If it’s a moderate or minor piece of information, you have some choices. If the wizard in town A didn’t get a chance to tell one of the characters that someone was asking around for them because the players never bothered to MEET the wizard, then the priest in town B can get the job done just as well.
However, if the information is location sensitive, say the information belongs only to a specific wizard of a specific town, determine if it’s time sensitive. Do the players need to know NOW that a one-armed man was asking about the wizard? If not, save it for the next game. If you’re concerned that the PCs might not swing by this location again, remember that people do travel and there is no reason the PCs can’t encounter this specific wizard somewhere else down the line. Just because it has to be the Wizard of Undrogoth telling the PCs something doesn’t mean the PCs have to be in Undrogoth to hear it.
The same goes for missing items. Stuff turns up in the darndest places and if they failed to collect the third piece of the puzzle in the warehouse, stick it in the barracks and none will be the wiser. Remember: assess, adapt, and improve. If it can be moved, in either time or space, do it. If it can’t, then upgrade to “crucial” and go from there.
Next we address “Broken,” the next step up from “Sprained.” This is usually people who were supposed to be rescued but weren’t, and monsters that were supposed to die but didn’t. If your players neglected to rescue (or felt the need to do away with) the veteran dragon slayer, they are going to have a pretty tough time when Smaug comes barreling down the mountain looking for quality time. On the other hand, if they’re out demon hunting and forgot to slay his 20th level high priest, chances are the two of them combined are going to make sushi out of your party.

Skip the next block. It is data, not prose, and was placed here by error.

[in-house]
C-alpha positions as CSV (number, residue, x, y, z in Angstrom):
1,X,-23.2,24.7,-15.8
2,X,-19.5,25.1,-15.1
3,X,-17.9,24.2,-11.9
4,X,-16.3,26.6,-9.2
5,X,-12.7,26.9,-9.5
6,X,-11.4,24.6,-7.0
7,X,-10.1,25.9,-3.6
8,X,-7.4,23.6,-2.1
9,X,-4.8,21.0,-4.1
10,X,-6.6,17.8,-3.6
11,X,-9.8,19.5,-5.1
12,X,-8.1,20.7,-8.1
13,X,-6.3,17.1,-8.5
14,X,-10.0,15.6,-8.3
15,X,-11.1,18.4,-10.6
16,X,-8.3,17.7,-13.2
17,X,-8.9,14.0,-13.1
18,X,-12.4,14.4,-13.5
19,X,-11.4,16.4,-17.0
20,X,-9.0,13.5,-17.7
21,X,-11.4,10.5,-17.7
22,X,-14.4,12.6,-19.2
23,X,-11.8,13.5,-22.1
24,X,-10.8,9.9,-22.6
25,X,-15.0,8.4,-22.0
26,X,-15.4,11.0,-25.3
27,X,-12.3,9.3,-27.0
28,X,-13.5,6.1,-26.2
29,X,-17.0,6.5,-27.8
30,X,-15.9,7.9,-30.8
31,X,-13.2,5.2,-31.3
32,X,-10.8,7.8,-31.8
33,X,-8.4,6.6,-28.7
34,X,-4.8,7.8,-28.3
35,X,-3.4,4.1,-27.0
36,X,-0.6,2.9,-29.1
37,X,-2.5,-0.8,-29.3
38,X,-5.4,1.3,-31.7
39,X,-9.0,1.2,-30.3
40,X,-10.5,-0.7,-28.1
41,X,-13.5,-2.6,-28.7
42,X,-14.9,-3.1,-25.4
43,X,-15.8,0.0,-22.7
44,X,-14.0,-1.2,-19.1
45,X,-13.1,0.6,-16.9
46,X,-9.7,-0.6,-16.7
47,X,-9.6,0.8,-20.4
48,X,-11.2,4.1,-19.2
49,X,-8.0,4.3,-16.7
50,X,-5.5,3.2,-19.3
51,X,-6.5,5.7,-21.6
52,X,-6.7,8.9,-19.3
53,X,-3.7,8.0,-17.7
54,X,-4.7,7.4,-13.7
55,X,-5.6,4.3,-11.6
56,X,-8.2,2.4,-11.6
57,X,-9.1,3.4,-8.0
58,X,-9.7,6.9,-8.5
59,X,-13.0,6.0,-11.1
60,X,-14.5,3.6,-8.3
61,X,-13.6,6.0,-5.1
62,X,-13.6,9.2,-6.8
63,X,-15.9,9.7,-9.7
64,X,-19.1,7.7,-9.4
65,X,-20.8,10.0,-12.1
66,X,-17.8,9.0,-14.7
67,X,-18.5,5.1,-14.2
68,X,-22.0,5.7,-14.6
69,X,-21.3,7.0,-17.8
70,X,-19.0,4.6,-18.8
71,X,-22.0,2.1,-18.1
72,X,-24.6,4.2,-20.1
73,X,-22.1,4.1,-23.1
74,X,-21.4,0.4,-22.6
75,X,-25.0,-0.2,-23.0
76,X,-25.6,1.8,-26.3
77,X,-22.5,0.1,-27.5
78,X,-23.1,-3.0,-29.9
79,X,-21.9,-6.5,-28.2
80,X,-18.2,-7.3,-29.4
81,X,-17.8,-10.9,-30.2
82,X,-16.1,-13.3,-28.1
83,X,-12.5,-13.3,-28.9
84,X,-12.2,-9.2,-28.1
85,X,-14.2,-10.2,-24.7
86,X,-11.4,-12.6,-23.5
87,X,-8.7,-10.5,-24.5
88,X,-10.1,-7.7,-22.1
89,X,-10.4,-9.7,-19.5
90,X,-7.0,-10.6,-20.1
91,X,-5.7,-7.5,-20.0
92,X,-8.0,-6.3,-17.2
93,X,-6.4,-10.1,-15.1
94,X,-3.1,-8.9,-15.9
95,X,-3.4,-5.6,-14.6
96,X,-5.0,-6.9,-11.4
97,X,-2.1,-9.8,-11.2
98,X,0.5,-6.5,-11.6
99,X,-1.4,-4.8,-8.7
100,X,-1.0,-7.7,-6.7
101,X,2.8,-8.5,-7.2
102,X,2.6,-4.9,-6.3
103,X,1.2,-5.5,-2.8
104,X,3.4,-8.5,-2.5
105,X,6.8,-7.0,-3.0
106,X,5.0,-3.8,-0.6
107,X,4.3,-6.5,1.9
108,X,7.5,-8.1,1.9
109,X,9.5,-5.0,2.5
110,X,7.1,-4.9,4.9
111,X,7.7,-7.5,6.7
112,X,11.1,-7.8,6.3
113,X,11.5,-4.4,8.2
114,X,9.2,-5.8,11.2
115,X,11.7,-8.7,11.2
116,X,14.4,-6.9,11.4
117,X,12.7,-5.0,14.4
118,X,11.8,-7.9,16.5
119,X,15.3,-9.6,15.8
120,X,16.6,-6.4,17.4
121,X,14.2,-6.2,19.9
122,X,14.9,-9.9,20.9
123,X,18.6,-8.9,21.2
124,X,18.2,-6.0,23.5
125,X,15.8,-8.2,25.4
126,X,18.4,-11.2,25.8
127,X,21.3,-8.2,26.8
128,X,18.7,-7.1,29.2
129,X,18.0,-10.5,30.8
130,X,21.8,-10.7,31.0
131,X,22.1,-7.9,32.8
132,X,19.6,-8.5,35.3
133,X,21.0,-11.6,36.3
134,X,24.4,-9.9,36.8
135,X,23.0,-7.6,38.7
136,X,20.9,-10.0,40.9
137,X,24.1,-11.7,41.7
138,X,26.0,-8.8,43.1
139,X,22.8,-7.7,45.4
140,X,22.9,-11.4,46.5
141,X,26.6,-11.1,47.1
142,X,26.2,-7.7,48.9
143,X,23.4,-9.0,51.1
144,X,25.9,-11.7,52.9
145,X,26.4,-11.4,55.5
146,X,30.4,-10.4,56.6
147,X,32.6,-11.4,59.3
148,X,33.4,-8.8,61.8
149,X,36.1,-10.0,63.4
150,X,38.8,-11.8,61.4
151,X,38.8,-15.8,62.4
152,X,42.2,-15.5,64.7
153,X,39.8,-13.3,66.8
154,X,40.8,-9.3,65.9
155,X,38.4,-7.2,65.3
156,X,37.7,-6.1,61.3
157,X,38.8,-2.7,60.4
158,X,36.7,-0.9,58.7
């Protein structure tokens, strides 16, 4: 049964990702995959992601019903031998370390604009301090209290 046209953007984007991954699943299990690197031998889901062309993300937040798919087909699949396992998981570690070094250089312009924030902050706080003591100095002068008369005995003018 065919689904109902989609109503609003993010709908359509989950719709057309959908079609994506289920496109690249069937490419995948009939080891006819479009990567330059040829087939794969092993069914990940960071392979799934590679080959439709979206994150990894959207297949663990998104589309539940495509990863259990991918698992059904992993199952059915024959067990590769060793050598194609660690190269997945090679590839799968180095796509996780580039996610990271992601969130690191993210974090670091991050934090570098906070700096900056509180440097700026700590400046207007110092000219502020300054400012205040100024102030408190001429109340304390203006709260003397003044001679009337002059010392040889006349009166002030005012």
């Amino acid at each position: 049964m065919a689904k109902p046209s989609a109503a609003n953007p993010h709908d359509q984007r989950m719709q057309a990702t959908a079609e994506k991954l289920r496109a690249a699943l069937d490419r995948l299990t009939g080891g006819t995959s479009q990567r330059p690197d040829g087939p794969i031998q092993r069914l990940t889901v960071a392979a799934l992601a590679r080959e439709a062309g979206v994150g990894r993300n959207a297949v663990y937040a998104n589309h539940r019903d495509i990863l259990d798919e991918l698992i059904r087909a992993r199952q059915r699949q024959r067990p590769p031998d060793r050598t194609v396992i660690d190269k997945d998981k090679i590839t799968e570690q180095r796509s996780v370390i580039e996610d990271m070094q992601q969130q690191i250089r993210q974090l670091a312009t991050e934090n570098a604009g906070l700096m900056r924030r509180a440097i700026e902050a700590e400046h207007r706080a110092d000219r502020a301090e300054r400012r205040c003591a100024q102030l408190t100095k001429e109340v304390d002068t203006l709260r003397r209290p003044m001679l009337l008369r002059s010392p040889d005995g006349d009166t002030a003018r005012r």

Now we are entering time-out territory. At this point, the main storyline still could be saved, but consider saving it for another time and focusing on character plots, side plots, or “splices.” Here are some more tricks for guiding (remember: never drag) a story back on track.
- When the cavalry doesn’t arrive: Do the players NEED to have Sir Reginald, the 14th level wyrm-slayer, to deal with the dragon? If so, then you’ve already made a mistake. An NPC should never have to bail the PCs out of the climax. This is the PCs’ story, they are the stars. If they stand absolutely no chance, reconsider your story. When it comes time for the big showdown, the NPC is fire-support only, not a coup-de-grace deliverer. So, scale it down a bit. For instance, while a great red wyrm is too much for your PCs to handle, a Juvenile wyrm who hasn’t been keeping up on his magic studies, a badly wounded adult dragon that doesn’t have full capabilities, or even a wyvern, are all perfectly acceptable substitutions.Everything’s mutable. If the terrified villagers swear they saw a great big red dragon, remember that illusion magic, panic, dragon fear, smoke, and other factors can confuse eyewitness descriptions. And if all else fails, witnesses can lie or just plain be wrong. Same goes for myths, rumors, prophecies, the works. (“I swear the fish was THIS big!”)
- Divide & Conquer: This situation is the reverse of the one above. In this case, the party did NOT kill something that needs doing away with and now the enemy has an overwhelming advantage. This situation is a little less dire. In this case, you didn’t rely on an NPC to bail out your players, but instead you relied on the players being thorough enough to deal with the minions before attempting to wipe out the head honcho. Creating encounters that require the PCs to have substantial NPC help is a bad idea. Creating encounters in which the PCs must divide and conquer is fair game.In addition to playing with the stats, here are some things you can do when the PCs insist on doing things the hard way (as they are wont to do).